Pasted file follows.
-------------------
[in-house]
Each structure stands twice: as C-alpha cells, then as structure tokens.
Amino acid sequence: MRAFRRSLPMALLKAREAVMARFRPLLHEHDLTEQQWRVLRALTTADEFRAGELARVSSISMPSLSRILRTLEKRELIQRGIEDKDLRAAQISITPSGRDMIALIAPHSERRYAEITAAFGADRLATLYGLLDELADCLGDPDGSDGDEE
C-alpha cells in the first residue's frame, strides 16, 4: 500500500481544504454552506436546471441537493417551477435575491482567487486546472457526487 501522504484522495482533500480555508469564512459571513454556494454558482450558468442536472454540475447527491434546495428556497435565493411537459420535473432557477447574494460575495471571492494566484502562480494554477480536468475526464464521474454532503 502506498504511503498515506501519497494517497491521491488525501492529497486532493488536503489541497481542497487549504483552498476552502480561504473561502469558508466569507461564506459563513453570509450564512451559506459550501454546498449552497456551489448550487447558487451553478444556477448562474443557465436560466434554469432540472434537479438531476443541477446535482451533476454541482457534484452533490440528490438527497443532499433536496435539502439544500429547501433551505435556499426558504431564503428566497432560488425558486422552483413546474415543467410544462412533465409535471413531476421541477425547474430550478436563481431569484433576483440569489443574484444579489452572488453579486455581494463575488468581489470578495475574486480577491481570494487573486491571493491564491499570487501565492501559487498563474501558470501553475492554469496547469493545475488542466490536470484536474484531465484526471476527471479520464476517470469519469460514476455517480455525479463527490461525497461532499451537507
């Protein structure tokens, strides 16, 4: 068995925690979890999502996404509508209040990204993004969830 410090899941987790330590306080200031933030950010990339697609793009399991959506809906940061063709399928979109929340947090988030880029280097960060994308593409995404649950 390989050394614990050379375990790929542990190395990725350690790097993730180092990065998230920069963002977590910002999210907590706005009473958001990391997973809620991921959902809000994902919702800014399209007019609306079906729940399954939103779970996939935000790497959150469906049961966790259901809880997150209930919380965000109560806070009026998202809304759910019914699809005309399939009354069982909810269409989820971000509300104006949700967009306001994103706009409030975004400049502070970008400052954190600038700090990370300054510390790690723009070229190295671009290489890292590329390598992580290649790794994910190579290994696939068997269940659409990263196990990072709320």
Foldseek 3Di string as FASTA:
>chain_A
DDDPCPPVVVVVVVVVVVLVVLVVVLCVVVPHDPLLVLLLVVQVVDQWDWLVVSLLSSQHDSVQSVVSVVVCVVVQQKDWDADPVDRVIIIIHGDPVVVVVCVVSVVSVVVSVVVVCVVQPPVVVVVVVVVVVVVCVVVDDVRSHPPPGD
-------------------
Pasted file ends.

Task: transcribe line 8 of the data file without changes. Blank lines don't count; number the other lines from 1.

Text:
DDDPCPPVVVVVVVVVVVLVVLVVVLCVVVPHDPLLVLLLVVQVVDQWDWLVVSLLSSQHDSVQSVVSVVVCVVVQQKDWDADPVDRVIIIIHGDPVVVVVCVVSVVSVVVSVVVVCVVQPPVVVVVVVVVVVVVCVVVDDVRSHPPPGD